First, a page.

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The Fading Lanterns of Tangra

By 1947, the Chinese population in Chinatown had swelled to 23,000. As recently as 1966, an estimated 15,000 Chinese lived in the enclave; but their numbers have dwindled to under 2,000 now.

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The “Kitchen Gods” sets forth from Tangra in east Kolkata every year to heaven to submit their annual reports about the activities of their households to the Jade Emperor. In recent decades, the reports are not looking good.

Chun Chi (Chinese New Year or the Lunar New Year) is still celebrated in Tangra, as are the Spring, the Moon, and the Lantern festivals. But the once-thriving Chinese enclave, which hummed with nearly 350 tanneries and 25,000 Chinese, is in decline, dwindling to under 1,400 ethnic Chinese residents. Most original descendants of Chinatown have scattered throughout the metropolis over the last several decades to Dharamtolla, Park Circus, Bowbazaar and Tiriti Bazar, as well as to other parts of India.

Tourists still venture into Tangra, attracted by its distinctive Hakka Indian Chinese fusion cuisine, and to be regaled by stories about Tong Achi, who introduced Bengali babus to “cheeni” (sugar) and cheap spirit arrack produced from molasses at his “Cheeni Mill.”

The Chinese story in Kolkata begins with Yang Tai Chow (known as Tong Achi by locals), who in 1778 became the first Chinese to arrive in Kolkata, according to historical documents. He opened a “Cheeni Mill” at Budge Budge near Hooghly River.

The factory needed labor and Chow needed workers who spoke Mandarin or Hakka. These were the hay days of piracy, slave trade, kidnapping, migrations and sea trade. A large number of kidnapped Chinese in the slave ships of Portuguese traders would anchor at the Khidderpore docks off Kolkata. Many jumped ship and swam ashore, where Chow gave them shelter and employed them in his sugar factory. Political conflicts and wars in China also prompted land and sea migration from Fukien, Canton and other parts of the country. Kolkata and Chow were natural magnets. Nearly 38 Chinese families settled into Budge Budge and the first modest Chinatown emerged in Kolkata.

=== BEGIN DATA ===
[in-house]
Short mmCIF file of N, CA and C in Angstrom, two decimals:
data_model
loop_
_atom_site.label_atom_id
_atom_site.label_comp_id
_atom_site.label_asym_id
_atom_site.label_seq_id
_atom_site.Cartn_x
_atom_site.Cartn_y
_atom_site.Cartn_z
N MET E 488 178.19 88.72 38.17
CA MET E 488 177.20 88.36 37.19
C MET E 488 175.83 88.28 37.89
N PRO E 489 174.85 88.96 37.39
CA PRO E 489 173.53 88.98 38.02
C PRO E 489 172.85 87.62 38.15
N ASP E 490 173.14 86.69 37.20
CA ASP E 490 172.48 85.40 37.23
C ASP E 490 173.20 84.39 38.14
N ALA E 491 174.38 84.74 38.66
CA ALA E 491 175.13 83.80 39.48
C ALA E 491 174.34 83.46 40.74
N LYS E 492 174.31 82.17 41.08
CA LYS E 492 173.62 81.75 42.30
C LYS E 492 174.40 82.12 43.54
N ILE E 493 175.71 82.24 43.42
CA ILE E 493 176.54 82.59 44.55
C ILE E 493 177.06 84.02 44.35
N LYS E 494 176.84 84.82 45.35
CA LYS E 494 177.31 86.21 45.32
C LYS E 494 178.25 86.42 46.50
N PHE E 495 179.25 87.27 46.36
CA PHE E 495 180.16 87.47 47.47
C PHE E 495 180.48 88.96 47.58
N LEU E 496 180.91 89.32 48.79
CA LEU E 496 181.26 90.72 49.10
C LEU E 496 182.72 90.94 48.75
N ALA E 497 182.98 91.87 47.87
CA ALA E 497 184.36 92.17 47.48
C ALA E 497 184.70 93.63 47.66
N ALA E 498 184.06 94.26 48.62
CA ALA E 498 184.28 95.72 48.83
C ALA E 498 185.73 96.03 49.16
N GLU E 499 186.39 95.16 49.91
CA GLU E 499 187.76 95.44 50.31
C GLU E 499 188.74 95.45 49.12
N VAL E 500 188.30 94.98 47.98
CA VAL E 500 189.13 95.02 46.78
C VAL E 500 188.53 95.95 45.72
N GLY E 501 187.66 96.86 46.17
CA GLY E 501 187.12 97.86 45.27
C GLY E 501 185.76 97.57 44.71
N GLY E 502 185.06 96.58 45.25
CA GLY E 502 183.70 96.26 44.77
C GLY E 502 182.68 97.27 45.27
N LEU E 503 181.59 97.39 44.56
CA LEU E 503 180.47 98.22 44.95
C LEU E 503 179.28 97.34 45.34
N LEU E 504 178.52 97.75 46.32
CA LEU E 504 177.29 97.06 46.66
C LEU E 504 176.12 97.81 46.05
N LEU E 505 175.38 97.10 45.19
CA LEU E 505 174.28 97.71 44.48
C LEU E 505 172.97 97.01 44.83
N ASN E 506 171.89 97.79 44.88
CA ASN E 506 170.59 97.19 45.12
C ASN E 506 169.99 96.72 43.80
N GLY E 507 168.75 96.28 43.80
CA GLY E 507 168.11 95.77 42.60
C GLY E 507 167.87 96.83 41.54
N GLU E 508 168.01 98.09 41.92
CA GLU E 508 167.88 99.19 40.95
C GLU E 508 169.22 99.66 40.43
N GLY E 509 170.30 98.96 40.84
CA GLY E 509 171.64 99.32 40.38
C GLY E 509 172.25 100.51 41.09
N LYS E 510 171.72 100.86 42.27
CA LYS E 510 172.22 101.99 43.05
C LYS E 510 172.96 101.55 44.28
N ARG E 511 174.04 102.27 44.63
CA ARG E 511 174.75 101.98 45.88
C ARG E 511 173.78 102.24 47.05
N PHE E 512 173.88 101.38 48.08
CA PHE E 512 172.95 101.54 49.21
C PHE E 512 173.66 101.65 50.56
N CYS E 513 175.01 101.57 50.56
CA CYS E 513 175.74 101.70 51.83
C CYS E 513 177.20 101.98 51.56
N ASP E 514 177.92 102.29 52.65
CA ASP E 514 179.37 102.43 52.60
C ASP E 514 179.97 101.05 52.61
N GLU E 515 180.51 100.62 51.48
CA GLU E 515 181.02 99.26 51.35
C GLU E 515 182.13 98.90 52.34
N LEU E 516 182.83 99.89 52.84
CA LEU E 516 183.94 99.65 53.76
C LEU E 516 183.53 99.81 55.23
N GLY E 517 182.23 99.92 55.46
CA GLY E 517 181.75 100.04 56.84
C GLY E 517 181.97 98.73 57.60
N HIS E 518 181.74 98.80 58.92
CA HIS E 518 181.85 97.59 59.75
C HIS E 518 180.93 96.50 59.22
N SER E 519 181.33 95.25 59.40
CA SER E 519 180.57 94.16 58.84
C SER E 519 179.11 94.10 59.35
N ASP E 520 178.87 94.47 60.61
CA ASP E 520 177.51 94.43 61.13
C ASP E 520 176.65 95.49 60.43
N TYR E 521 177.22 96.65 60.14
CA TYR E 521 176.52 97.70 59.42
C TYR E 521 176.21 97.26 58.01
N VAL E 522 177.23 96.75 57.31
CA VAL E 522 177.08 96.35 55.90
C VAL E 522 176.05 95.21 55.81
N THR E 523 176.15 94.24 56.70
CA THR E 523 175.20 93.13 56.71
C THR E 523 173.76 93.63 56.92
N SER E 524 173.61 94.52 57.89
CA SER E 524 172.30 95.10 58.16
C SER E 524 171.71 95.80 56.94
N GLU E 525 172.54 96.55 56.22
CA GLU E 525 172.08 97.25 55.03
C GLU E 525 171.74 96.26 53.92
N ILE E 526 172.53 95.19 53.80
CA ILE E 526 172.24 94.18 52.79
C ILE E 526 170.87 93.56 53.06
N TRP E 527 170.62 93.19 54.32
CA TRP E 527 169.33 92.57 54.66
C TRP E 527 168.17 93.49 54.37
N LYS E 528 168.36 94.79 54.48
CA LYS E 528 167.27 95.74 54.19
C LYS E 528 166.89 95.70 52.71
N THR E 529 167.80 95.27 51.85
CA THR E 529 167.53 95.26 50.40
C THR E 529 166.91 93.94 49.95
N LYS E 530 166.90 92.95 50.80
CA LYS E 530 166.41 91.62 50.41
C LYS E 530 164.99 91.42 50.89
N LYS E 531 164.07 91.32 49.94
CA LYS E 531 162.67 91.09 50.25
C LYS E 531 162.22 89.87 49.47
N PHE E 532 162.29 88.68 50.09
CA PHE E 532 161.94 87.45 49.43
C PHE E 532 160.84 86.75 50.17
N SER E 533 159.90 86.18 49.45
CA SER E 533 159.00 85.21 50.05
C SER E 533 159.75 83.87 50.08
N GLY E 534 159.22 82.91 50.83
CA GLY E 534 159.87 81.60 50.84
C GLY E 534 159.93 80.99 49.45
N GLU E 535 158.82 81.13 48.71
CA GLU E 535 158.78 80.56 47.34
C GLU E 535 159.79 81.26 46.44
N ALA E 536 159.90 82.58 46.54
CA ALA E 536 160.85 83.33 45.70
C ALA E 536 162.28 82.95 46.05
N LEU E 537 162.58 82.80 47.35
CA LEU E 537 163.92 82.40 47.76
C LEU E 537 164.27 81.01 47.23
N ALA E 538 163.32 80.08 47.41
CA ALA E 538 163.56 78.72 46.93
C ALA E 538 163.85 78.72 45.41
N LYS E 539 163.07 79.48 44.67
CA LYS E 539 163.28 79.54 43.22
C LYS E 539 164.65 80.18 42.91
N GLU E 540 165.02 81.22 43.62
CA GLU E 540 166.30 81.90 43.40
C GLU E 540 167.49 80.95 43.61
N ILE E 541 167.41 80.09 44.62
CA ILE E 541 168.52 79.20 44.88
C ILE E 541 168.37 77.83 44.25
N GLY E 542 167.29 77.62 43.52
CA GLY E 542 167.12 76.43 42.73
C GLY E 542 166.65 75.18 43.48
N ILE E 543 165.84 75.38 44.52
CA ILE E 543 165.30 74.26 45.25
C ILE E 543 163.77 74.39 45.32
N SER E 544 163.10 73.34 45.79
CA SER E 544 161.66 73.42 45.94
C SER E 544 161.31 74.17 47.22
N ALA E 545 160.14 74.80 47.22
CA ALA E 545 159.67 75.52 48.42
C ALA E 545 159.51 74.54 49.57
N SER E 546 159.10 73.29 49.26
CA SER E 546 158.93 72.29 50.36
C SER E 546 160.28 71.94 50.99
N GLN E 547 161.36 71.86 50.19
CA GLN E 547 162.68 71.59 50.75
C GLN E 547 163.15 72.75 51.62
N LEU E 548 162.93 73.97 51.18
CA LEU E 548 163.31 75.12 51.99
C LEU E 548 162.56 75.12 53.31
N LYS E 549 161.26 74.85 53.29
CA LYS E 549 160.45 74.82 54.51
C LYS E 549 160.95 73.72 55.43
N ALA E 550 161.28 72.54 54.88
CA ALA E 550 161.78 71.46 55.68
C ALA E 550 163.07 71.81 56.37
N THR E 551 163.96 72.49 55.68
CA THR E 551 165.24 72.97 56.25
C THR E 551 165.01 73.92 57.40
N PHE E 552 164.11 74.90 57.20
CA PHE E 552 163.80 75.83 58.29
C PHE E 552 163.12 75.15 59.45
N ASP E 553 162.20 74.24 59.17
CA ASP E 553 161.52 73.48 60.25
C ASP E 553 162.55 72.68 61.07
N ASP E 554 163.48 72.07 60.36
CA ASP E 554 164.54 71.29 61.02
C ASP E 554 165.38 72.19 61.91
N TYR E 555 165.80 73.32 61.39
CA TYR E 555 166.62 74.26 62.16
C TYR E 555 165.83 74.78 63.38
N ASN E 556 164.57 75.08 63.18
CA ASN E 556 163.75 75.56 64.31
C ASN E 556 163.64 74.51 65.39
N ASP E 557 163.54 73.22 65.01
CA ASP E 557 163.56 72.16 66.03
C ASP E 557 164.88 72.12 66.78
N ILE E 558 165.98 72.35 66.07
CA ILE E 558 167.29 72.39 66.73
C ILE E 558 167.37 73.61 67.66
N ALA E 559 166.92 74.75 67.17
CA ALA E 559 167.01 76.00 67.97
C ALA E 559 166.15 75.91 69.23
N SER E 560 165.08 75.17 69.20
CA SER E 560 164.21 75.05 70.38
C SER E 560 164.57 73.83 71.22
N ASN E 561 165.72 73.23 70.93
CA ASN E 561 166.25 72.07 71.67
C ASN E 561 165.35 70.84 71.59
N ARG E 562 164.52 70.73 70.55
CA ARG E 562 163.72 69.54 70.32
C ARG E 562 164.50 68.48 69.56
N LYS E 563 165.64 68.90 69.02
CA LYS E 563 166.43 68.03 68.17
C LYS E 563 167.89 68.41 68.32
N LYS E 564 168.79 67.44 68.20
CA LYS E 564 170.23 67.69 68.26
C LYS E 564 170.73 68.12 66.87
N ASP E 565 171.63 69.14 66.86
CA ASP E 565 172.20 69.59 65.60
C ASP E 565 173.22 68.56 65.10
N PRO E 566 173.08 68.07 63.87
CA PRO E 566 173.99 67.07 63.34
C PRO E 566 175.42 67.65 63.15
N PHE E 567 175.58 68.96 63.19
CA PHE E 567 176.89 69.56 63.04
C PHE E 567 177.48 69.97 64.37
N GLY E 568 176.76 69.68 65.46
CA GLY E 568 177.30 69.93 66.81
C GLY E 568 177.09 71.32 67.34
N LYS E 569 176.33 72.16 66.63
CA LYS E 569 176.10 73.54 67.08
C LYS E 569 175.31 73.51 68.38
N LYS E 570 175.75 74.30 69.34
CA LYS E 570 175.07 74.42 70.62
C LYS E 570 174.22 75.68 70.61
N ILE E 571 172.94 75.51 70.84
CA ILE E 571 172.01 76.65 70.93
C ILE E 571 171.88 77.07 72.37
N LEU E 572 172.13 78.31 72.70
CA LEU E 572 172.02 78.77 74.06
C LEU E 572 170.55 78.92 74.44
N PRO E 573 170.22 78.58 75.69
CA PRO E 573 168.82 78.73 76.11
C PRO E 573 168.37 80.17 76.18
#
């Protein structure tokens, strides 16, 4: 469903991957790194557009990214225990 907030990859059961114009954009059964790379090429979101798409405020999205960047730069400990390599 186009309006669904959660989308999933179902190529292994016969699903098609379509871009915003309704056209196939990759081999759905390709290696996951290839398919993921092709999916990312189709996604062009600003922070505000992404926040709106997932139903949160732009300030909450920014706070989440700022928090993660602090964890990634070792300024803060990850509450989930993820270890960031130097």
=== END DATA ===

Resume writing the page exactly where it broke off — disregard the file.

It was during the life and time of Chow, the “Cheeni-wallah,” who fell in love with and married a Bengali Muslim woman, that the three tiny hamlets — Govindapur, Sutanuti and Kolikata — began sprawling into Chinatown.

The 1837 Census by the East India Company recorded 362 ethnic Chinese in Kolkata. In 1849, C. Alabaster, a traveler, visited Kolkata and reported that a large number of carpenters, leather workers, cooks and opium sellers from Canton were living in the city and also had built a temple in Bow Bazar dedicated to the Sea Goddess Tianhou (Heavenly Spouse), a deity generally worshipped by seafarers. They had also built a big Temple of Guan Yu, the god of war, in Dharamtolla (Chowringhee) and met there regularly.

By 1947, the Chinese population in Chinatown had swelled to 23,000. As recently as 1966, an estimated 15,000 Chinese lived in the enclave; but their numbers have dwindled to under 2,000 now.

Recently, the West Bengal Tourism Development Corporation has announced plans to spruce up long-neglected Tangra as a tourism destination. Perhaps the move will prevent the Chinese lanterns in Tangra from being fully extinguished.

Photos Abhishek Home Chowdhury

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Image gallery

Prisoners of sentiment? Brothers Lee and Lu still live in Chinatown, even as all their relatives have migrated abroad in search of greener pastures. Photos Abhishek Home Chowdhury Bangladeshi Muslims have replaced ethnic Chinese in the tannery business. The famous Lazote Temple Tannery remains a cottage industry in Tangra Tangra sans the Chinese Tong Achi's memorial in Tongoon Cemetry Outside view of the renowned Tongoon Chinese Cemetery in Tangra. Most Chinese have moved out of the area. An old Chinese home in Tangra This relic of the past captures Chinatown’s glorious legacy. The Streets of Tangra

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